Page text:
Windturbine Construction Workshop in China

In the beginning of July from 04.07.15 to 10.07.15, I conducted a “Small Windturbine Construction Workshop” in China. The design of the turbine is based on Hugh Piggot’s Recipe Book. Guanhua Don, founder of the Self-Sufficiency Lab Anotherland, and me discussed the idea to hold a small wind turbine construction workshop at their place near to the 8-million city Qingdao. The Self-Sufficiency Lab is beautifully situated on the foot of the Lao Mountain several kilometers outside of the city center. A PDF version of this article can be downloaded here. Also check this short video (here or here) that was compiled by one of the journalists attending the workshop.

Figure 1: The Self-Sufficiency Lab Anotherland at Lao Mountain near to Qingdao

Figure 1: The Self-Sufficiency Lab Anotherland at Lao Mountain near to Qingdao

Figure 2: Guanhua gives an interview to journalists about the workshop and Anotherland

Figure 2: Guanhua gives an interview to journalists about the workshop and Anotherland

As I have been occupied with my duties at my internship at GIZ, we only had 1 day to buy all the materials and arrange at least some of the tools a week before the workshop took place. The materials very not readily available and we had to spend quite some time on searching for the right places.

Figure 3: A steel factory in Qingdao and on-site material preparation

Figure 3: A steel factory in Qingdao and on-site material preparation

Figure 4: Buying copper wire for the coils and other materials in some small streets shops in Qingdao

Figure 4: Buying copper wire for the coils and other materials in some small streets shops in Qingdao

Figure 5: Transportation of the materials to the Self-Sufficiency Lab, the location of the workshop

Figure 5: Transportating the materials to the Self-Sufficiency Lab, the place of the workshop

The participants of the workshop were from all over China with some traveling more than 1500 kilometer to take part. In total, roughly 17 adults (not counting the children some of the participating families brought along). It was a diverse crowd, ranging from students, over university lecturers and owners of organic farms to people that aspire to build up their own farms on the countryside of China, trying to escape the rat-race of the big Chinese cities.

Some of them were very skilled with using all the different tools, much better than I am. That left time and energy for me to coordinate the different steps of the construction and make sure everyone was able to contribute his/her part to the overall project.

I will not go too much into the details of the construction, because you can read all about that here. However, as we only had one day to buy the materials, we surely could not get all of them at once and we had to improvise or buy more, when we realized we didn’t have all the things we needed. The same applied to the tools and we had to get some people doing errands to the city to get some tools or materials once in a while.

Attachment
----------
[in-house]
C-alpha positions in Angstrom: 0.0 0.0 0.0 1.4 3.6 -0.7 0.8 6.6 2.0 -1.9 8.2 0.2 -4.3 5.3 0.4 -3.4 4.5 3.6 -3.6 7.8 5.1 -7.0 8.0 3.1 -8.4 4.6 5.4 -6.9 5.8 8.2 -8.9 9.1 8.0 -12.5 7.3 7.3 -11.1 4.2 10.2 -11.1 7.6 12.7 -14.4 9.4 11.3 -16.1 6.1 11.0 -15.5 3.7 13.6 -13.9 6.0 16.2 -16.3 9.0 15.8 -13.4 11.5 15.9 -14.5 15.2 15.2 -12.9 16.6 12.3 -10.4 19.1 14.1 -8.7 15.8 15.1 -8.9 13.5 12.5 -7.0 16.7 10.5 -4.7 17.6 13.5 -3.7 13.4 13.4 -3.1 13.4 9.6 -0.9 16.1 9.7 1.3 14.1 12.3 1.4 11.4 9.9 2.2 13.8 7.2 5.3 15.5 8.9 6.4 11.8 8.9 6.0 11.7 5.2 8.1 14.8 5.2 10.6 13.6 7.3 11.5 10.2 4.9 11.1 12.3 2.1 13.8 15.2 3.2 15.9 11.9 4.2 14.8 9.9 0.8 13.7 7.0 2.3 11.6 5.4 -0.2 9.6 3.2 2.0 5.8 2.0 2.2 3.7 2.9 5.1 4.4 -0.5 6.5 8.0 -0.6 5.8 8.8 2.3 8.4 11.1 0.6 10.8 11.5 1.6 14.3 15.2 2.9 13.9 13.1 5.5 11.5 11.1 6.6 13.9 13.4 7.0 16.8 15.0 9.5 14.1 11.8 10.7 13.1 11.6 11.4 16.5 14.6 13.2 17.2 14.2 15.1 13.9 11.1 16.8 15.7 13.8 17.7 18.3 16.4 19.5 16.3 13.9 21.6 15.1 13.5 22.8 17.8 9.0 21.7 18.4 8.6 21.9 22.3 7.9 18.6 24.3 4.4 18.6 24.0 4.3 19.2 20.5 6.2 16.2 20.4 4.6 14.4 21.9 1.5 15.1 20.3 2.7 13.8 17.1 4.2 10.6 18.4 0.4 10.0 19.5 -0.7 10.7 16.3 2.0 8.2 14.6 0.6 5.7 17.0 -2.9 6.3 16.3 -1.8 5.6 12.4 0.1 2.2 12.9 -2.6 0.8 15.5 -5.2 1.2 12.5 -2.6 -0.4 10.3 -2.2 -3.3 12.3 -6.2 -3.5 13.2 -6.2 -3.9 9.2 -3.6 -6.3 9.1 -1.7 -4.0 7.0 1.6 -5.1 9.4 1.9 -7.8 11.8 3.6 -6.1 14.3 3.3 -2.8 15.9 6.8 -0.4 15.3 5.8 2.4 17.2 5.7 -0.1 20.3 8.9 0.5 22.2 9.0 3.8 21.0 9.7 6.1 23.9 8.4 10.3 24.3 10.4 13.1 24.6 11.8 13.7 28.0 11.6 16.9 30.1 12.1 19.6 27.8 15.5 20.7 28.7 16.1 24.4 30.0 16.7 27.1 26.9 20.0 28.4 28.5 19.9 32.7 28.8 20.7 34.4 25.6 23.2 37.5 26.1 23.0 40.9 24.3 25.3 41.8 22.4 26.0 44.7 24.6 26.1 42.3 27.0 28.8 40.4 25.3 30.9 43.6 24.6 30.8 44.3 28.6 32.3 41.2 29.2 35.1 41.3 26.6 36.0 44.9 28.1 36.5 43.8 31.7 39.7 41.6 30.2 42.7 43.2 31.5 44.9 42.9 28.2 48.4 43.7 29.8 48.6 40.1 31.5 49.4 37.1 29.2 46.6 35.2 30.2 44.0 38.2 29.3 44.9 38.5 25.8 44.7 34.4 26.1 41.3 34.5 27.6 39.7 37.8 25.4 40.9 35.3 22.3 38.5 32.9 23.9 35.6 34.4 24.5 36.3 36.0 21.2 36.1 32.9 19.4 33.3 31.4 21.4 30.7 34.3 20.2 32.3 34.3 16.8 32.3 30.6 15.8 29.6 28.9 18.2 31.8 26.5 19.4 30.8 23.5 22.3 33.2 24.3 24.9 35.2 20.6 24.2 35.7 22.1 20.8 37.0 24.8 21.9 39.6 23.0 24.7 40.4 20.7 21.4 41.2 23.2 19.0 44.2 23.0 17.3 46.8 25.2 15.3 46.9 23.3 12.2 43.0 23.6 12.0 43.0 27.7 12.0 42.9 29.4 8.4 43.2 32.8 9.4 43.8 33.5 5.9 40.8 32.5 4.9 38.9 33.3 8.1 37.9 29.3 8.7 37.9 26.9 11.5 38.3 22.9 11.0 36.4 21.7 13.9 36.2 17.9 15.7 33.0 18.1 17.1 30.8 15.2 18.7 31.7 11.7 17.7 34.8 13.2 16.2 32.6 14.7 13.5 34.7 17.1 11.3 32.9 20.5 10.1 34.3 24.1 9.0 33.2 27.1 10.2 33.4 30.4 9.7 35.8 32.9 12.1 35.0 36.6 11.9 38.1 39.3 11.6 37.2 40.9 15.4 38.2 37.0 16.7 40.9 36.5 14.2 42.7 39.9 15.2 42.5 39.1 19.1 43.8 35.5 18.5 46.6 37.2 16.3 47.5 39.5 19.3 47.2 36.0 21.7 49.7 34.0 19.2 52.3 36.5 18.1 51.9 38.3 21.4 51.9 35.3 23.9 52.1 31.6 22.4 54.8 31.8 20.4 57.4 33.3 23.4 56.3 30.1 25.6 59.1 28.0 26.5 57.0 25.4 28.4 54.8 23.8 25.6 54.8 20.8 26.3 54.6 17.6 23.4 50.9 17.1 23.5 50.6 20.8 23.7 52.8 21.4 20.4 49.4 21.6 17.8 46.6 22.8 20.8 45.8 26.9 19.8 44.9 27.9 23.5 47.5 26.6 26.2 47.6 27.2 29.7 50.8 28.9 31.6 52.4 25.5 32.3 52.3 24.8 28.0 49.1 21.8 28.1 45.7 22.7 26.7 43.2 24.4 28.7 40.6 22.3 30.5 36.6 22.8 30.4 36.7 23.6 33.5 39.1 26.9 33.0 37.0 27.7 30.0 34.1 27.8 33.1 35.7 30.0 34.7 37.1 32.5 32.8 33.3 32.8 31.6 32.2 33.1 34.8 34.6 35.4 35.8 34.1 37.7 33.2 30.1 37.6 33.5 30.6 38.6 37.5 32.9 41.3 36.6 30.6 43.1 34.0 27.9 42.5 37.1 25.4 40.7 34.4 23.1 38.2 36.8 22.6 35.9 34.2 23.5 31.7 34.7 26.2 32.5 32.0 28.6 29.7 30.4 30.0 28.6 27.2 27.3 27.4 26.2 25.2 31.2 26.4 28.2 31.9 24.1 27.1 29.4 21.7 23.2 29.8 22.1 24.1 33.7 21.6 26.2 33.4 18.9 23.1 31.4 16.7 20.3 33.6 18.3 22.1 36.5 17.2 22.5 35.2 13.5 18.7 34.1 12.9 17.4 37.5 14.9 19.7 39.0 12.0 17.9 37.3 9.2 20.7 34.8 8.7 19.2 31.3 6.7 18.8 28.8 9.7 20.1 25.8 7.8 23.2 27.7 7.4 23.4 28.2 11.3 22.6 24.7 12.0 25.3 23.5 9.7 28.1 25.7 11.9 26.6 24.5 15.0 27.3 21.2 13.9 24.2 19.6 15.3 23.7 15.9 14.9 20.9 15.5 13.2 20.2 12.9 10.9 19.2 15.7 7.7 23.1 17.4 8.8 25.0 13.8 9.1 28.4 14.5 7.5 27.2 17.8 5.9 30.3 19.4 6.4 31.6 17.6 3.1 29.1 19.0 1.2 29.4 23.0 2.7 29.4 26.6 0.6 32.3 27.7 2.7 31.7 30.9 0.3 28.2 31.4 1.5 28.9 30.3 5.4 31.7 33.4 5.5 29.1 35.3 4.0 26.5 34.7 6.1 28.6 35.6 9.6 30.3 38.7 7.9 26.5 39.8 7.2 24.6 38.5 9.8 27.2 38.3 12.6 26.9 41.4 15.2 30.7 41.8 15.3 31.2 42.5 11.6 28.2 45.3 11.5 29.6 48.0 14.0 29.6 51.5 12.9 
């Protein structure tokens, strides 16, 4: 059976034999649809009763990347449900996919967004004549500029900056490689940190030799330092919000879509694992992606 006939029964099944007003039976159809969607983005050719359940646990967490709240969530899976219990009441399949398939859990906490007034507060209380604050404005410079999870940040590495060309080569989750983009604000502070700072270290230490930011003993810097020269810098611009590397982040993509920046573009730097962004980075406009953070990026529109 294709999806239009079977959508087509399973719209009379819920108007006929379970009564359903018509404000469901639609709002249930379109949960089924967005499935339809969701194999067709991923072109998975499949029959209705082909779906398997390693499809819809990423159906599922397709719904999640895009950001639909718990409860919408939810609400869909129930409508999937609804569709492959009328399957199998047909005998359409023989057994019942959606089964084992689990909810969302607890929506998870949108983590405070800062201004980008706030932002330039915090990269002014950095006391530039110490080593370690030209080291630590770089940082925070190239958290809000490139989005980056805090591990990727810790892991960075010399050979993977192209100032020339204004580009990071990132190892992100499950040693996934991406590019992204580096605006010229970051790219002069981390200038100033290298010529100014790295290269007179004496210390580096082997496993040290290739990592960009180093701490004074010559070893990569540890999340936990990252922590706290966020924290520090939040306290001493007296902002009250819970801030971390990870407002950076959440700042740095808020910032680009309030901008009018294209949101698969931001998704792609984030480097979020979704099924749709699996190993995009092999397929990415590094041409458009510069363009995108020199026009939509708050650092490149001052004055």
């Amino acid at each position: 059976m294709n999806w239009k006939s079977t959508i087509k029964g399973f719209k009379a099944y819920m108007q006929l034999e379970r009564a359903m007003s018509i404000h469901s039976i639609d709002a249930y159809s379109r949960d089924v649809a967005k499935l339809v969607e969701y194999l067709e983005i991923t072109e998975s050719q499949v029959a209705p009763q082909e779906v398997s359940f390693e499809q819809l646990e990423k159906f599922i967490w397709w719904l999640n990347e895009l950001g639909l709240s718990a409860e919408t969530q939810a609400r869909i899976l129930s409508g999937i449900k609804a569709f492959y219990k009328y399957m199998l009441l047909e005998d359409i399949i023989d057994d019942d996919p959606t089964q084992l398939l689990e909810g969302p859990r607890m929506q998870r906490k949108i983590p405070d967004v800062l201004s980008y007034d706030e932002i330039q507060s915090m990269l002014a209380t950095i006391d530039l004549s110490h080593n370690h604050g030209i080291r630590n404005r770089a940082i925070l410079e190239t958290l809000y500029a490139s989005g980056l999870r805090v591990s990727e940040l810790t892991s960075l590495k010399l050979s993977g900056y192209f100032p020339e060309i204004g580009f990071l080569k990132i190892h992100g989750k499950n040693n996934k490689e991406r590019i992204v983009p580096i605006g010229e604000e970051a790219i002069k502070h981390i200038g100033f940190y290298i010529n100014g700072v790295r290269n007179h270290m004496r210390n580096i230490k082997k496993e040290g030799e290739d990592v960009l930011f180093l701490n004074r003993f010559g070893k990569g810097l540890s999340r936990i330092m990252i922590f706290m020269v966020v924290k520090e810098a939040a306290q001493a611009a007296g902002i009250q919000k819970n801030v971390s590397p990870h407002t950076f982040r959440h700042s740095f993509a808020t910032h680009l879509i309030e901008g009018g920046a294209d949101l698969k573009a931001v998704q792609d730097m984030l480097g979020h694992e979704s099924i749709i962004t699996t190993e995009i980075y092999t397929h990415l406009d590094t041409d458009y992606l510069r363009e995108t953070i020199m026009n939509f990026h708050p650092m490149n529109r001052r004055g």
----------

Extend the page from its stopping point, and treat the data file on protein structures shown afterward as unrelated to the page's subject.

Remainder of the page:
Lesson learnt: Prepare well and it will save you a lot of time and troubles!

Enough talking, here are some pictures to give you an impression of the 7 days of the workshop. The turbine we set out to build has a rated power of 700 W and a rotor diameter of 2.4 meters.

Figure 6: Home-made tool storage bag (by Guanhua’s wife Zhen Zhen) and our working space in the courtyard of their house

Figure 6: Home-made tool storage bag (by Guanhua’s wife Zhen Zhen) and our working space in the courtyard of their house

Figure 7: Working on the blades

Figure 7: Working on the blades

Figure 8: Preparing the mould for stator of the generator (left) and fine-tuning the dimensions of the steel disks (right)

Figure 8: Preparing the mould for the stator of the generator (left) and fine-tuning the dimensions of the steel disks (right)

Figure 9: Teamwork is required for winding the coils (left), checking their weight and arranging them in the mould (right)

Figure 9: Teamwork is required for winding the coils (left), checking their weight and arranging them in the mould (right)

Figure 10: One steel disks with magnets casted in resin (left) and fixing a wire connection of the casted stator coils (right)

Figure 10: One steel disks with magnets casted in resin (left) and fixing a wire connection of the casted stator coils (right)

Figure 11: Assembling the generator composed of two magnet disks and the stator sandwiched between them

Figure 11: Assembling the generator composed of two magnet disks and the stator sandwiched between them

Figure 12: The finished rotor assembly and a bunch of happy people

Figure 12: The finished rotor assembly and a bunch of happy people

I believe the workshop showed the participants that building a small wind turbine (or for that matter empowered them to take things into their own hands) is possible even if you do no possess an extended experience, as long as you work together in a team.

And even though language barriers did make things complicated at times, together we managed to build a small wind turbine that works!

Figure 13: Finally, the small wind turbine is completed

Figure 13: Finally, the small wind turbine is completed

My experience from this workshop can be summarized as exhausting but incredibly rewarding.

I met so many thoughtful and critical Chinese people that don’t want to be part of the mass consumption and modernization going on in China right now, people that have their own dreams about what the good life is and how to attain it.

And I am also very happy that at least two of the participants plan to build their own small wind turbine during the next months.

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